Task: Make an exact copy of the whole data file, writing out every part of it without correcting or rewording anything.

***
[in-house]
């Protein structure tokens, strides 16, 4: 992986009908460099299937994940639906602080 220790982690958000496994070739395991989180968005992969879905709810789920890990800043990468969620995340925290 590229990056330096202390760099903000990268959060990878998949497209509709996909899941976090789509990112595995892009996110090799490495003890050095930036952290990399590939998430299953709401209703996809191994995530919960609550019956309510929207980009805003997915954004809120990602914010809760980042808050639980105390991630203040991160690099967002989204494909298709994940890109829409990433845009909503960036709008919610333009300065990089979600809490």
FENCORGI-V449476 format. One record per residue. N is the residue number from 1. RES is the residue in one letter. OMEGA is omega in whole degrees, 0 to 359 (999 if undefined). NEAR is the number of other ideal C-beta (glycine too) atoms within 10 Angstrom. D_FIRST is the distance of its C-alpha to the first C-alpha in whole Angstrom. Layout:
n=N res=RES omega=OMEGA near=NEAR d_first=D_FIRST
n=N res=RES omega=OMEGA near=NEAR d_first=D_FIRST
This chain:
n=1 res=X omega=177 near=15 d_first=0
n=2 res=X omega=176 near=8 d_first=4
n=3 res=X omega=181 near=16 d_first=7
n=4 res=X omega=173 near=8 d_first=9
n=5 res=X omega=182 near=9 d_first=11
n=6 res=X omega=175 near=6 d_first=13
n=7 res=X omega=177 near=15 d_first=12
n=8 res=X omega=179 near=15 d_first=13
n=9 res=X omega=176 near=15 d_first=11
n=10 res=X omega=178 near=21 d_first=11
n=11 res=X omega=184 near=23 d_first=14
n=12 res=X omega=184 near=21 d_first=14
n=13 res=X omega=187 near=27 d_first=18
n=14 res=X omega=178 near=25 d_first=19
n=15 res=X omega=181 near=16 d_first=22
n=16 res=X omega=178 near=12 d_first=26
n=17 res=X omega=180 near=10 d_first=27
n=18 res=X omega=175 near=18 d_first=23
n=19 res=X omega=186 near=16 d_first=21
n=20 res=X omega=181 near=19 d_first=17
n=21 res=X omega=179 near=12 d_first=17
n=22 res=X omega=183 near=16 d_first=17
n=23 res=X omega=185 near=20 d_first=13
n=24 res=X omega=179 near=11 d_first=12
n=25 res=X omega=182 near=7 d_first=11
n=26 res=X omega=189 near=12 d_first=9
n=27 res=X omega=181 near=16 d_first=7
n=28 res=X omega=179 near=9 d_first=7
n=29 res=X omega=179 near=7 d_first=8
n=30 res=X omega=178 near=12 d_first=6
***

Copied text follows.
[in-house]
């Protein structure tokens, strides 16, 4: 992986009908460099299937994940639906602080 220790982690958000496994070739395991989180968005992969879905709810789920890990800043990468969620995340925290 590229990056330096202390760099903000990268959060990878998949497209509709996909899941976090789509990112595995892009996110090799490495003890050095930036952290990399590939998430299953709401209703996809191994995530919960609550019956309510929207980009805003997915954004809120990602914010809760980042808050639980105390991630203040991160690099967002989204494909298709994940890109829409990433845009909503960036709008919610333009300065990089979600809490």
FENCORGI-V449476 format. One record per residue. N is the residue number from 1. RES is the residue in one letter. OMEGA is omega in whole degrees, 0 to 359 (999 if undefined). NEAR is the number of other ideal C-beta (glycine too) atoms within 10 Angstrom. D_FIRST is the distance of its C-alpha to the first C-alpha in whole Angstrom. Layout:
n=N res=RES omega=OMEGA near=NEAR d_first=D_FIRST
n=N res=RES omega=OMEGA near=NEAR d_first=D_FIRST
This chain:
n=1 res=X omega=177 near=15 d_first=0
n=2 res=X omega=176 near=8 d_first=4
n=3 res=X omega=181 near=16 d_first=7
n=4 res=X omega=173 near=8 d_first=9
n=5 res=X omega=182 near=9 d_first=11
n=6 res=X omega=175 near=6 d_first=13
n=7 res=X omega=177 near=15 d_first=12
n=8 res=X omega=179 near=15 d_first=13
n=9 res=X omega=176 near=15 d_first=11
n=10 res=X omega=178 near=21 d_first=11
n=11 res=X omega=184 near=23 d_first=14
n=12 res=X omega=184 near=21 d_first=14
n=13 res=X omega=187 near=27 d_first=18
n=14 res=X omega=178 near=25 d_first=19
n=15 res=X omega=181 near=16 d_first=22
n=16 res=X omega=178 near=12 d_first=26
n=17 res=X omega=180 near=10 d_first=27
n=18 res=X omega=175 near=18 d_first=23
n=19 res=X omega=186 near=16 d_first=21
n=20 res=X omega=181 near=19 d_first=17
n=21 res=X omega=179 near=12 d_first=17
n=22 res=X omega=183 near=16 d_first=17
n=23 res=X omega=185 near=20 d_first=13
n=24 res=X omega=179 near=11 d_first=12
n=25 res=X omega=182 near=7 d_first=11
n=26 res=X omega=189 near=12 d_first=9
n=27 res=X omega=181 near=16 d_first=7
n=28 res=X omega=179 near=9 d_first=7
n=29 res=X omega=179 near=7 d_first=8
n=30 res=X omega=178 near=12 d_first=6